In preparation for last year’s Alberta Open Farm Days’ farm-to-table dinner, Delisle visited a U-Pick registered on Grow Yellowhead and was shocked at how inexpensive the food was. “For pretty much the same price as a grocery store you can go and support a small business in your community, which is really important,” she said.“I would so much rather support a local farmer myself and I know that consumers feel the same way.”
Over the summer, Delisle mentioned that she visited over 13 farms and her “eyes were opened” after realizing the abundance of locally grown food in the region. “I think that it’s really important for people to buy locally and to realize you actually can buy a lot of food locally,” she said.“I think it’s really important that we’re putting this information out there for consumers.”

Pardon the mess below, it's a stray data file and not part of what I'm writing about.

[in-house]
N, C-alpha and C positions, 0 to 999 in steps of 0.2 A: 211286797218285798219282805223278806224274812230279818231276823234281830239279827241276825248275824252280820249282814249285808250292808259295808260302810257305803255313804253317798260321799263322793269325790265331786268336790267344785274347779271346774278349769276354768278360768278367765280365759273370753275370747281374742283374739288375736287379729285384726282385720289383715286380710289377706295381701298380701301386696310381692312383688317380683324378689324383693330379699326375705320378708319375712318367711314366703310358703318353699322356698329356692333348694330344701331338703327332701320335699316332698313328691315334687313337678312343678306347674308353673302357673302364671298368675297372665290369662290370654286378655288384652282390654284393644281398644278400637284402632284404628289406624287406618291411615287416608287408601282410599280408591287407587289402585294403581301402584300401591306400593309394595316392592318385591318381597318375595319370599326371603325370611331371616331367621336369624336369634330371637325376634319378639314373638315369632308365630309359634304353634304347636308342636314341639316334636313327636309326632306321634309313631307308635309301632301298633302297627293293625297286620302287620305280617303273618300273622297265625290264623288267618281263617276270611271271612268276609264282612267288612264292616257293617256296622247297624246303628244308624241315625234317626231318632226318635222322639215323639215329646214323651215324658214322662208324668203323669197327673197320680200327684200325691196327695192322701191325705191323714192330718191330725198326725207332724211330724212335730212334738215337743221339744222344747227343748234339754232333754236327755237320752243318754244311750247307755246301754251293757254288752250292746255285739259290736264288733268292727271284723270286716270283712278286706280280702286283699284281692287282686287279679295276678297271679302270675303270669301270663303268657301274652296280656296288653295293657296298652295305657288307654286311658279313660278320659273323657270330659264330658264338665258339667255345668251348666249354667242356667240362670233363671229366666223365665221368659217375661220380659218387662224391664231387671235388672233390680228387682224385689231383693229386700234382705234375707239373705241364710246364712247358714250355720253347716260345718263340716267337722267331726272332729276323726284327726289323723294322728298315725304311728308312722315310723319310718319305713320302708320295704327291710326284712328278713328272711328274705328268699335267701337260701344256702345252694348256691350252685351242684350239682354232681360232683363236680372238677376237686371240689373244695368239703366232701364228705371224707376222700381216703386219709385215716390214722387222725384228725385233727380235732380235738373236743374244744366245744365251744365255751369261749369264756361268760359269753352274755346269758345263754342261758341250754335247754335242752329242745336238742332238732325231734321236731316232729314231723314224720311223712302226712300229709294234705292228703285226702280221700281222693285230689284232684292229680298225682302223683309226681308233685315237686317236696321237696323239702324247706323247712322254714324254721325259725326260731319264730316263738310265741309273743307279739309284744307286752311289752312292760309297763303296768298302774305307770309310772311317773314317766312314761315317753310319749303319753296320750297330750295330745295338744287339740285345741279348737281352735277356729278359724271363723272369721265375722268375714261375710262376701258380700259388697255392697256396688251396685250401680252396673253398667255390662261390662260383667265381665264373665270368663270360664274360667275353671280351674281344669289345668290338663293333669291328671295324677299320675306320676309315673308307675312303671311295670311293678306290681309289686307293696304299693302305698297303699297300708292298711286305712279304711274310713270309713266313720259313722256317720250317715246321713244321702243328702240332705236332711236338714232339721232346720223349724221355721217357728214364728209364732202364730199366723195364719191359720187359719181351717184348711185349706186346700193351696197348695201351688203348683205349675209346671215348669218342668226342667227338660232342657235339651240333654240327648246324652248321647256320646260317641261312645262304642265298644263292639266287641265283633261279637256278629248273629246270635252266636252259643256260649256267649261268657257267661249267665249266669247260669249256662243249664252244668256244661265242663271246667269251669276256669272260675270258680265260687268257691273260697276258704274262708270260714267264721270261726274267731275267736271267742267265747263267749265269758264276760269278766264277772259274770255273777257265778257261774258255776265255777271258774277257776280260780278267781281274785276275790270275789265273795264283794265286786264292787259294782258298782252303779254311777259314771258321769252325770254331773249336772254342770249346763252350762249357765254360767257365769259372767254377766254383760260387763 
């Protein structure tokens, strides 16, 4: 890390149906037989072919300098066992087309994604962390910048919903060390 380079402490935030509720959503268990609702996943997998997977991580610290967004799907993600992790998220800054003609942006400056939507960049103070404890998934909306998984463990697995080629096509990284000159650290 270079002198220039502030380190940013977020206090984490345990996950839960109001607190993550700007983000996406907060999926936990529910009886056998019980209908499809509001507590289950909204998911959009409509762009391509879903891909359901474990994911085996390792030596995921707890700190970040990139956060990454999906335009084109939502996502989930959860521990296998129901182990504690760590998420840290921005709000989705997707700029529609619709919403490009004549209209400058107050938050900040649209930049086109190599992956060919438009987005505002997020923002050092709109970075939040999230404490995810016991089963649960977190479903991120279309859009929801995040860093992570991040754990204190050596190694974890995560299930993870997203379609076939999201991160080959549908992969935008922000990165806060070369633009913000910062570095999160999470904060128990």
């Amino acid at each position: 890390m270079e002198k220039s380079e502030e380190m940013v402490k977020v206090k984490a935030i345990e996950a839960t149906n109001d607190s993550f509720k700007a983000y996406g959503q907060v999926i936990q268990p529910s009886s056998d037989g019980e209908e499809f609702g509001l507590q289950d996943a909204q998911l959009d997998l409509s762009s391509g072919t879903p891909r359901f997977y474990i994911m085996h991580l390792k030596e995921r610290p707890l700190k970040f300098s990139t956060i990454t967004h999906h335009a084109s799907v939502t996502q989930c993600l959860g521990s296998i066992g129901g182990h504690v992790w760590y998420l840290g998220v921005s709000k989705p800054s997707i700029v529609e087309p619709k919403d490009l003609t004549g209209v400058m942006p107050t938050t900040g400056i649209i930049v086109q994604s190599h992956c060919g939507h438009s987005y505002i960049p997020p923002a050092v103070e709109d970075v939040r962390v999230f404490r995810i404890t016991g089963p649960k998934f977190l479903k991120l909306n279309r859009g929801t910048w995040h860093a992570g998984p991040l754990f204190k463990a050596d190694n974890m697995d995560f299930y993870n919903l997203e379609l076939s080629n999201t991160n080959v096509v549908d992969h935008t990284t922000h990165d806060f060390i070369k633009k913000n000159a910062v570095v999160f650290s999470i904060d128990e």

Delisle added, “You can know exactly what’s in the food and you can talk to the farmer about what they use on their products. It’s just a really good experience and is so important for the County.”
While Grow Yellowhead currently has 20 farms registered in its database, Delisle hopes to bump the number of registrants up to 50.“Even if you’re not a farmer yourself and you know of a farm that should be on that database, send me a message and I will connect with that farmer to see if they’re comfortable being on the database,” said Delisle.
The Grow Yellowhead website can be reached at https://growyellowhead.wordpress.com/.If interested in registering your farm or suggesting a farm for registration, contact Delisle at jaxdelisle@gmail.com or 780-865-1224.